According to Goleman, the EI skills are Self-awareness (knowing one's strengths, weaknesses, drives, values, and impact on others), Self-regulation (controlling or redirecting disruptive I pulses and moods), motivation (relishing achievement for its own sake), ' Empathy (understanding other people's emotional makeup), Social skill (building rapport with others to move them in desired directions). Daniel Goleman, "What Makes a Great Leader?" HBR (June 1996)

Here's another excerpt in which, as in Goleman's article, the "what" and "why" are carefully explained so that readers can then determine how to apply what they have learned.

"Every company needs transformational leaders - those who spearhead changes that elevate profitability, expand market share, and change the rules of the game in their industry. But few executives understand the unique strengths needed to become such a leader. Result? They miss the opportunity to develop those strengths. They and their firms lose out." David Rooke and William R. Torbert, Seven Transformations of Leadership," HBR (April 2005)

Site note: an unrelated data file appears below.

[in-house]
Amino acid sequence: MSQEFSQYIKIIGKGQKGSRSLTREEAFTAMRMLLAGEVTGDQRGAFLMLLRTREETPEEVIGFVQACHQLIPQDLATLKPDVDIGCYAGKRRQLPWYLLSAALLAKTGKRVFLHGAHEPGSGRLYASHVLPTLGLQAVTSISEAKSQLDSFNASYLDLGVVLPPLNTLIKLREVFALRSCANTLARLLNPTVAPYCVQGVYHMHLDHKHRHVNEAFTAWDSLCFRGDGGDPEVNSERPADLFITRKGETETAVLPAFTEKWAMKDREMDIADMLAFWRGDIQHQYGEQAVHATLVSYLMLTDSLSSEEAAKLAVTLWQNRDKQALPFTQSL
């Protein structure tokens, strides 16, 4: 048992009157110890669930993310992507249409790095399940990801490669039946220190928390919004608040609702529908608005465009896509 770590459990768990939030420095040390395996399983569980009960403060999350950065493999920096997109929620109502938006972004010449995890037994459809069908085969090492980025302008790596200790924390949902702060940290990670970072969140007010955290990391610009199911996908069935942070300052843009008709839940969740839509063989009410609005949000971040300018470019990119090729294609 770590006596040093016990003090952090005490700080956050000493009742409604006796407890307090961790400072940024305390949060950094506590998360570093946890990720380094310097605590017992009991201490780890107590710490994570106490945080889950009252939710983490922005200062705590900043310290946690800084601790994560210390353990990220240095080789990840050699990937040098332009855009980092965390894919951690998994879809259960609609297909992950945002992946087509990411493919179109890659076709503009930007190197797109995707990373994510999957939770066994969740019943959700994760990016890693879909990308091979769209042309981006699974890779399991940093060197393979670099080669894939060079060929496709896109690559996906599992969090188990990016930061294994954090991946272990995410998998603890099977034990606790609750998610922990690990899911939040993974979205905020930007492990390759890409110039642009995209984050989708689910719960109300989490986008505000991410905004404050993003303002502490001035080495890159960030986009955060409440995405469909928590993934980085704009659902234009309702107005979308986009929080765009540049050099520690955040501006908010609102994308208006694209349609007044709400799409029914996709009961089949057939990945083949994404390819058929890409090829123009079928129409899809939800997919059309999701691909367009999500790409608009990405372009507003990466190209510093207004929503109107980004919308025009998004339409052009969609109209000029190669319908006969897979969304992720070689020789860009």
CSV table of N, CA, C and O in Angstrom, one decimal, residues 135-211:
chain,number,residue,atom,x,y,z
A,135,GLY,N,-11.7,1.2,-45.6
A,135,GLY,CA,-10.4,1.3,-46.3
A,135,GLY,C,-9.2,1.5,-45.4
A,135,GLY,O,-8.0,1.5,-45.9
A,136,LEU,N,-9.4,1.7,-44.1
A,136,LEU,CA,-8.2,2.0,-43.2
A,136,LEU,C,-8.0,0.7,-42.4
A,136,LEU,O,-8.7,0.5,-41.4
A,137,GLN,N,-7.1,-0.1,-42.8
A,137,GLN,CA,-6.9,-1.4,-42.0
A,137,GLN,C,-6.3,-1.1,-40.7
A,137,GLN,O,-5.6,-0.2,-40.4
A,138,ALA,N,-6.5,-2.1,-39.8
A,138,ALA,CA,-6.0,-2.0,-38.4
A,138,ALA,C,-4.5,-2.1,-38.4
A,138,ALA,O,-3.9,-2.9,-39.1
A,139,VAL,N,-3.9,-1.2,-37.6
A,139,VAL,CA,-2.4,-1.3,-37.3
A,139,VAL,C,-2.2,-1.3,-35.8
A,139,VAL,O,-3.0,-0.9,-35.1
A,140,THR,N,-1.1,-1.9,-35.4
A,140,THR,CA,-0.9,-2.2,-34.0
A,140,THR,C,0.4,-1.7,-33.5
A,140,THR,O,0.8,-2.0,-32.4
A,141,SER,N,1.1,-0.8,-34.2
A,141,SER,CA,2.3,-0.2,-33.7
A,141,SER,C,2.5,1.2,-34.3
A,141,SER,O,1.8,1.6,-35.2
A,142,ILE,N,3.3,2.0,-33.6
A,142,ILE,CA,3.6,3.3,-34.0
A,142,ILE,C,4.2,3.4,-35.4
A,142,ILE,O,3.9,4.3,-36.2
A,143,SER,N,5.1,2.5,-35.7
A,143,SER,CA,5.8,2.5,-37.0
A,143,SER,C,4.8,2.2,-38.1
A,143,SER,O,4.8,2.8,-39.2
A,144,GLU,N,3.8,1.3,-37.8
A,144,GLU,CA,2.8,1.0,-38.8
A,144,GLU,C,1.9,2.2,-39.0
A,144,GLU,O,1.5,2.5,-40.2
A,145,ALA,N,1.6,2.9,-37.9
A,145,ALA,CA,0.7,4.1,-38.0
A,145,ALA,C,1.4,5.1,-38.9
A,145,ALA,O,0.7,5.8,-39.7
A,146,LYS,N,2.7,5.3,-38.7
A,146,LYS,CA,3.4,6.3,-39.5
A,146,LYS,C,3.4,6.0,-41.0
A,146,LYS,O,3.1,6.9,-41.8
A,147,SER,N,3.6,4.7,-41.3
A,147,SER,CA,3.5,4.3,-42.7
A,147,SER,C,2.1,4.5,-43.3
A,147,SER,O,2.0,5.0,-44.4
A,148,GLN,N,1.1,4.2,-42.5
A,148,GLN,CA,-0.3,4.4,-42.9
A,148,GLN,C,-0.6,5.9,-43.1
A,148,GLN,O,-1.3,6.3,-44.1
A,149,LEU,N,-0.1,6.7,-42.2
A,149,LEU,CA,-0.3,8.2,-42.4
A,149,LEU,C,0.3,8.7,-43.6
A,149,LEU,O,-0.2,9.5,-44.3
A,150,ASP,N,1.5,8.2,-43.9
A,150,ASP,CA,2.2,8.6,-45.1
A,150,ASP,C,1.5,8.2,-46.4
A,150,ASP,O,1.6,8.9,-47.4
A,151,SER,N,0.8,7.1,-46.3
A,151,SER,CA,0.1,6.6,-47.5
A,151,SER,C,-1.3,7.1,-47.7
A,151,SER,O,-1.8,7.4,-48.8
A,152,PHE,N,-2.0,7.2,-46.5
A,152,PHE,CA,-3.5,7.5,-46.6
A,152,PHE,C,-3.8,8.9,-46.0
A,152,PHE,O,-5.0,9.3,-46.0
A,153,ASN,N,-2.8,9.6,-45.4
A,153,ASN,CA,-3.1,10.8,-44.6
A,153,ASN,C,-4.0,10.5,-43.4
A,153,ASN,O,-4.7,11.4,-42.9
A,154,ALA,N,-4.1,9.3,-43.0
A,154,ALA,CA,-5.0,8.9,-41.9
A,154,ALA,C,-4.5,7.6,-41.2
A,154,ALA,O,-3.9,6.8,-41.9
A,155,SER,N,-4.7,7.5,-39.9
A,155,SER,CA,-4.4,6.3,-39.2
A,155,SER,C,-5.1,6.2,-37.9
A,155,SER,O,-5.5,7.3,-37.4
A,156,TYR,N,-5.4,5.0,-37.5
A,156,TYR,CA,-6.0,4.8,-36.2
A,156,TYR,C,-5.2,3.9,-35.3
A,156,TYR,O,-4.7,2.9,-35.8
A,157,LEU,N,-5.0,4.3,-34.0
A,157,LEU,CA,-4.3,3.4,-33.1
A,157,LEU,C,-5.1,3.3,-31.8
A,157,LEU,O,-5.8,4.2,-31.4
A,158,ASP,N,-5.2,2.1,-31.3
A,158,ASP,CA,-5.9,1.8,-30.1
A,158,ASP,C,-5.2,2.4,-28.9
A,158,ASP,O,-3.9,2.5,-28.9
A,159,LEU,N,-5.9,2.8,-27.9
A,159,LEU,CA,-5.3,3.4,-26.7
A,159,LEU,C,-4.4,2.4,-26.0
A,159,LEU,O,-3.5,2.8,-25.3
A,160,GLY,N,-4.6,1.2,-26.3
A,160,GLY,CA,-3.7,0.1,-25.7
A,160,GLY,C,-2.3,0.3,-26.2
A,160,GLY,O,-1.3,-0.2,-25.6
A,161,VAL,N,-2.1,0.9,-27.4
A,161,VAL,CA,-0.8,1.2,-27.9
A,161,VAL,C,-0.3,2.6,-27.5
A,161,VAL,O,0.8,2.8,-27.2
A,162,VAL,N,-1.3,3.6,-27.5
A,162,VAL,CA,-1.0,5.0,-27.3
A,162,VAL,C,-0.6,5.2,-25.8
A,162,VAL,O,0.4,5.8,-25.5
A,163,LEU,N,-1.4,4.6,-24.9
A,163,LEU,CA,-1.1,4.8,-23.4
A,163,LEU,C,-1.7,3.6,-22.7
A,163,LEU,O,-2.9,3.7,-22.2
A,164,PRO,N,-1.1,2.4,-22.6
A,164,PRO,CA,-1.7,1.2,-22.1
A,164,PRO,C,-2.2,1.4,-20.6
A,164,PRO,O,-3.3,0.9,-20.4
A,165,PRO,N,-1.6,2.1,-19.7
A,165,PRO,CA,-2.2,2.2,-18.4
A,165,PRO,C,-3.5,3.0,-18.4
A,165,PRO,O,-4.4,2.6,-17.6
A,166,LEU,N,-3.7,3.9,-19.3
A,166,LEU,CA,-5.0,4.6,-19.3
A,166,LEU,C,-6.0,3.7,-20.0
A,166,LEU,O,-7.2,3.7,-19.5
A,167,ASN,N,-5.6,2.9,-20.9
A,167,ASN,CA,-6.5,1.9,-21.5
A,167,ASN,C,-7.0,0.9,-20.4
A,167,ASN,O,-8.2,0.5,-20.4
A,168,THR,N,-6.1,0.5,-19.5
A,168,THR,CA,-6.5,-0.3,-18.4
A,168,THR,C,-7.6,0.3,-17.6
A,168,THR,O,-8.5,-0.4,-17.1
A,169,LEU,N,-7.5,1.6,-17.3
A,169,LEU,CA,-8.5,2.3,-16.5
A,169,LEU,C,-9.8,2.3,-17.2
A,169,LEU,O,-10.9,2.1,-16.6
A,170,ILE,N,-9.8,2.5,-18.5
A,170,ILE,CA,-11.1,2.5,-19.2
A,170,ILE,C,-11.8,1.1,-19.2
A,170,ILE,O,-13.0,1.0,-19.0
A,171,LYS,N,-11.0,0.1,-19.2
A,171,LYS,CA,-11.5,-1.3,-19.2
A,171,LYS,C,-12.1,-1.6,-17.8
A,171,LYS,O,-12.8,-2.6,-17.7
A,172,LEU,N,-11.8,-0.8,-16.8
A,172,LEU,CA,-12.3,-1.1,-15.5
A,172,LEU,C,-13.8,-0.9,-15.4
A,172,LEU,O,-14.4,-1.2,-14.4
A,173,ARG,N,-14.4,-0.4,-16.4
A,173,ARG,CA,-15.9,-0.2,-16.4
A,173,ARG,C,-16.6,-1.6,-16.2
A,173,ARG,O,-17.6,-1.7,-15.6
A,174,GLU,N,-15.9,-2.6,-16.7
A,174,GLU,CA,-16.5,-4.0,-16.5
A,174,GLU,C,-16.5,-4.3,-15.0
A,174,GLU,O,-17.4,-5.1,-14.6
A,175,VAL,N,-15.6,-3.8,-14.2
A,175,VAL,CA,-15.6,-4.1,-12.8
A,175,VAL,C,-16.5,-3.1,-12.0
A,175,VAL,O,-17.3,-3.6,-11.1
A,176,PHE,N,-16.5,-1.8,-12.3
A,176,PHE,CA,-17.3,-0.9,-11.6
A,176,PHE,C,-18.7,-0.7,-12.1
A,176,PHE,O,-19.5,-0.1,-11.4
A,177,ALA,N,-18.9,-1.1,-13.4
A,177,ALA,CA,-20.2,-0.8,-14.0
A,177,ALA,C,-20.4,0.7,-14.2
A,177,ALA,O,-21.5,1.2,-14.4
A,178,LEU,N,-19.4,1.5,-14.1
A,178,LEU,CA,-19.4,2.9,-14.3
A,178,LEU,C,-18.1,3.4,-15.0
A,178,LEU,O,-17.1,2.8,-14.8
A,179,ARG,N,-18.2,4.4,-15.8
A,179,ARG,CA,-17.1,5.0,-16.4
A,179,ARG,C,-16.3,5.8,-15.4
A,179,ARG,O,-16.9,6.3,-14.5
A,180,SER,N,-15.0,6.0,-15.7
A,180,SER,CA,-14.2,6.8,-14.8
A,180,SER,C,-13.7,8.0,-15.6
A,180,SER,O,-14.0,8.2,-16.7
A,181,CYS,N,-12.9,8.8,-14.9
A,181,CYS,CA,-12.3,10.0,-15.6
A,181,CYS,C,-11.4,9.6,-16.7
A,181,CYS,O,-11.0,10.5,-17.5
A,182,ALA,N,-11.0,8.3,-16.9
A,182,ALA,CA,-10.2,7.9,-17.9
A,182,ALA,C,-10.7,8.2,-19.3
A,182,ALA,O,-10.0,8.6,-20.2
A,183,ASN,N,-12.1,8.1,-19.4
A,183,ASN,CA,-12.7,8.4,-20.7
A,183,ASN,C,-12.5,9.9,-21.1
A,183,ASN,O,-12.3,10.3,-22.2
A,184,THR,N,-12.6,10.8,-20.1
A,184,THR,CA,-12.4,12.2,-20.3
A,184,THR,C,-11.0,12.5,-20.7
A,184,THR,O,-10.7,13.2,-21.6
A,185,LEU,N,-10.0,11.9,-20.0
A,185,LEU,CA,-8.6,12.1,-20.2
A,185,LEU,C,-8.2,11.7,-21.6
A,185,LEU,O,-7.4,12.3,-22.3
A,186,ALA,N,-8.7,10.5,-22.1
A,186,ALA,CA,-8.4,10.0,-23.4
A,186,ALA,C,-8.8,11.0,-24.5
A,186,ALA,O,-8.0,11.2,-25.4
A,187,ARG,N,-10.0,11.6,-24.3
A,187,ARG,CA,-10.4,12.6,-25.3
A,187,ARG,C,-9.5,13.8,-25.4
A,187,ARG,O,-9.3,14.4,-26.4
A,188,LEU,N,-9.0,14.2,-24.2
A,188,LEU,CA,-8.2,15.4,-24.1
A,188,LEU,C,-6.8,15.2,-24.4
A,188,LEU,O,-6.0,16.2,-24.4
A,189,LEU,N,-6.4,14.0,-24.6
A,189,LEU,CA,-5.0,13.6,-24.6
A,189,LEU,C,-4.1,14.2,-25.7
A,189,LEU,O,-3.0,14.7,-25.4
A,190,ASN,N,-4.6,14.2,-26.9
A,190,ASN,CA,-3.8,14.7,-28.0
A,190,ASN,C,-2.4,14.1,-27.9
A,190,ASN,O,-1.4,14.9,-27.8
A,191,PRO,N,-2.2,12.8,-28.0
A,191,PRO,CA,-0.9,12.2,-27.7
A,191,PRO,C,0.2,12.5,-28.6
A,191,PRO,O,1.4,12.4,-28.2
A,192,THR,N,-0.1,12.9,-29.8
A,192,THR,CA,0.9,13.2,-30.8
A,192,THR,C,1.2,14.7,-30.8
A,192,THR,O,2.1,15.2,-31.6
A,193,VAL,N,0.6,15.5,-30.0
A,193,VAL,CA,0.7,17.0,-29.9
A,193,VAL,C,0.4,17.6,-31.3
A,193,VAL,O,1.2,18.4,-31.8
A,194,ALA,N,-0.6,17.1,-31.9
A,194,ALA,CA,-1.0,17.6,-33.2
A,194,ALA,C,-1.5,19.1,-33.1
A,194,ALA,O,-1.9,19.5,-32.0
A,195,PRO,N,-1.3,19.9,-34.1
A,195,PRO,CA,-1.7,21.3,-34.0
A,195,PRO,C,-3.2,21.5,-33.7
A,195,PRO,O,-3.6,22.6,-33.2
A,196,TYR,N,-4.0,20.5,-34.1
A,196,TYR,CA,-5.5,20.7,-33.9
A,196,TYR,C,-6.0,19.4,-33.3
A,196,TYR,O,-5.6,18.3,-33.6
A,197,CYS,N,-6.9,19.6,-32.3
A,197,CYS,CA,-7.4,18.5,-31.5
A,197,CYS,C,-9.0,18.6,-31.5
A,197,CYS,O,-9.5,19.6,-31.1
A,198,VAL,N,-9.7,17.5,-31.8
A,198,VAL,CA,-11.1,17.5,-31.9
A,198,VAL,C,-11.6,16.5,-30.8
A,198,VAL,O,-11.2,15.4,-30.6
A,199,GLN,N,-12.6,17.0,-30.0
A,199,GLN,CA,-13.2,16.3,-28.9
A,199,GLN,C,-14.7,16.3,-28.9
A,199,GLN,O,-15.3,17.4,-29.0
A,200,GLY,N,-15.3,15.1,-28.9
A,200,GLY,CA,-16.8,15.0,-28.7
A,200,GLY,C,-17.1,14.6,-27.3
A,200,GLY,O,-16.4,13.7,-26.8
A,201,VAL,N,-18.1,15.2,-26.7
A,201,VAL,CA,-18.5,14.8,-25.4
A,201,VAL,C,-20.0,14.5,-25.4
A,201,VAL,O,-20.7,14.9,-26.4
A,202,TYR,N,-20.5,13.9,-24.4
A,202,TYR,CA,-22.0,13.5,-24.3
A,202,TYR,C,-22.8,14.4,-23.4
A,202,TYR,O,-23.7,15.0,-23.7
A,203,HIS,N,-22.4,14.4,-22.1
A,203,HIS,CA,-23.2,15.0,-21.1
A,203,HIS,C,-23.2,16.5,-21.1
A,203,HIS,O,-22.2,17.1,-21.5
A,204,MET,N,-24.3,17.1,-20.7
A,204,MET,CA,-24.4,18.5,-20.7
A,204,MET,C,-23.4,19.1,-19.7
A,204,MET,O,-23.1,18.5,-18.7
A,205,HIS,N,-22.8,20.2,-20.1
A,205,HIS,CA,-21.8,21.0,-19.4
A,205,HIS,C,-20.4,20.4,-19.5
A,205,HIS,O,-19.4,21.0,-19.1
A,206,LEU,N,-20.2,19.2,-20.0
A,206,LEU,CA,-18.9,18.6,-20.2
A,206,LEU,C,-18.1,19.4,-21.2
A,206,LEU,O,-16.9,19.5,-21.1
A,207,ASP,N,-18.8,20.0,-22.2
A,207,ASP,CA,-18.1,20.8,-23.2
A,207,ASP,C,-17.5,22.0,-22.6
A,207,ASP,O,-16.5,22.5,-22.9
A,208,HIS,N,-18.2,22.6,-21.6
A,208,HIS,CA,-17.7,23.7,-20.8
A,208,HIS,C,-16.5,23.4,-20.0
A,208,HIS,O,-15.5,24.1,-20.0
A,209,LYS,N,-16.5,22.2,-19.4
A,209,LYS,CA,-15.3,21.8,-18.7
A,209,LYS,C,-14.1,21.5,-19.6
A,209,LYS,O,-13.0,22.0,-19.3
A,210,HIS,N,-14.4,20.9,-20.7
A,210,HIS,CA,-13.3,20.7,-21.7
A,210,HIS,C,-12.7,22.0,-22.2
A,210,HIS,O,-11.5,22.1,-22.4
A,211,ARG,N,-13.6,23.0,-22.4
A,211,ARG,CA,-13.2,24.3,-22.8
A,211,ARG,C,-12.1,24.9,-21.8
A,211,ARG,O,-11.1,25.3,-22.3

By the way, the first five of the seven are Opportunist (Wins any way possible: self-oriented, manipulative, "might makes right"), Diplomat ("Avoids conflict: wants to belong; obeys group norms; doesn't rock the boat), Expert (Rules by logic and expertise: uses hard data to gain consensus and buy-in), and Achiever (Meets strategic goals: promotes teamwork; juggles managerial duties and responds to market demands to achieve goals). Rooke and Torbert acknowledge that the "leader's voyage of development is never an easy one" and, in fact, it involves a process rather than a destination. That said, for individuals as well as for their organizations, the action logics they embrace, Rooke and Torbert assert, can "reap rich rewards."

All of the other eight articles were also written by world-class authorities on leadership (e.g. Peter Drucker and John Kotter) and the material they provide will also be invaluable sources of information, insights, and wisdom throughout each leader's "voyage of development."
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on 20 June 2012
Having read a few books on leadership, this one is the most engaging, being a series of articles by different authors, and based on research. It provides food for thought rather than the sort of touchy-feely coaching that you tend to get in the more popular books, and hence is a much more useful tool to guide self-reflection regarding your own leadership.